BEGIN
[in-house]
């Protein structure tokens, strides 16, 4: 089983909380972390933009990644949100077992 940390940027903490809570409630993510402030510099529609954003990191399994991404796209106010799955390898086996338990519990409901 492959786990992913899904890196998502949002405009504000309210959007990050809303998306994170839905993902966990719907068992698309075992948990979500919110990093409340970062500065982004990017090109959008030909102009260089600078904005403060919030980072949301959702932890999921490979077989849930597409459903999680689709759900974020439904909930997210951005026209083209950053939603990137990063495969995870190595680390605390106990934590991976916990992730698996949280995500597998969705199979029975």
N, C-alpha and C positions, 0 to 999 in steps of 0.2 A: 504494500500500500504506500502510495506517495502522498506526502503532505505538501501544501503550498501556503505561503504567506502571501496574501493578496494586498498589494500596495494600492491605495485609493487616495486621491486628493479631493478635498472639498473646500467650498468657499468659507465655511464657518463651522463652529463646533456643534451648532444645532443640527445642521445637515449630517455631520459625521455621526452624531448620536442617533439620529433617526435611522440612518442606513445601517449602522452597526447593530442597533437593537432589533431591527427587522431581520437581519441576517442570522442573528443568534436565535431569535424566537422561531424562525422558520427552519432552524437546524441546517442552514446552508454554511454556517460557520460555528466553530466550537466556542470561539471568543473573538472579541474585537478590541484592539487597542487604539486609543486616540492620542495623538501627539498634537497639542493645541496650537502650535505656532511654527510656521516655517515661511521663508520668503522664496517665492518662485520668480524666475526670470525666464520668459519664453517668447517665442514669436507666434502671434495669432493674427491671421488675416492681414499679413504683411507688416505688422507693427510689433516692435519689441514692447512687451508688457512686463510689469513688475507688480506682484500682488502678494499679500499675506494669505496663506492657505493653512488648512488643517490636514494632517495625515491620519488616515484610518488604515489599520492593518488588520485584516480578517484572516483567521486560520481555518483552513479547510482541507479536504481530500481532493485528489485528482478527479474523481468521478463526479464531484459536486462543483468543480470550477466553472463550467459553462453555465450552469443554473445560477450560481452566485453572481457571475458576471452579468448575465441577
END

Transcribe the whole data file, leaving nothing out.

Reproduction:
[in-house]
């Protein structure tokens, strides 16, 4: 089983909380972390933009990644949100077992 940390940027903490809570409630993510402030510099529609954003990191399994991404796209106010799955390898086996338990519990409901 492959786990992913899904890196998502949002405009504000309210959007990050809303998306994170839905993902966990719907068992698309075992948990979500919110990093409340970062500065982004990017090109959008030909102009260089600078904005403060919030980072949301959702932890999921490979077989849930597409459903999680689709759900974020439904909930997210951005026209083209950053939603990137990063495969995870190595680390605390106990934590991976916990992730698996949280995500597998969705199979029975």
N, C-alpha and C positions, 0 to 999 in steps of 0.2 A: 504494500500500500504506500502510495506517495502522498506526502503532505505538501501544501503550498501556503505561503504567506502571501496574501493578496494586498498589494500596495494600492491605495485609493487616495486621491486628493479631493478635498472639498473646500467650498468657499468659507465655511464657518463651522463652529463646533456643534451648532444645532443640527445642521445637515449630517455631520459625521455621526452624531448620536442617533439620529433617526435611522440612518442606513445601517449602522452597526447593530442597533437593537432589533431591527427587522431581520437581519441576517442570522442573528443568534436565535431569535424566537422561531424562525422558520427552519432552524437546524441546517442552514446552508454554511454556517460557520460555528466553530466550537466556542470561539471568543473573538472579541474585537478590541484592539487597542487604539486609543486616540492620542495623538501627539498634537497639542493645541496650537502650535505656532511654527510656521516655517515661511521663508520668503522664496517665492518662485520668480524666475526670470525666464520668459519664453517668447517665442514669436507666434502671434495669432493674427491671421488675416492681414499679413504683411507688416505688422507693427510689433516692435519689441514692447512687451508688457512686463510689469513688475507688480506682484500682488502678494499679500499675506494669505496663506492657505493653512488648512488643517490636514494632517495625515491620519488616515484610518488604515489599520492593518488588520485584516480578517484572516483567521486560520481555518483552513479547510482541507479536504481530500481532493485528489485528482478527479474523481468521478463526479464531484459536486462543483468543480470550477466553472463550467459553462453555465450552469443554473445560477450560481452566485453572481457571475458576471452579468448575465441577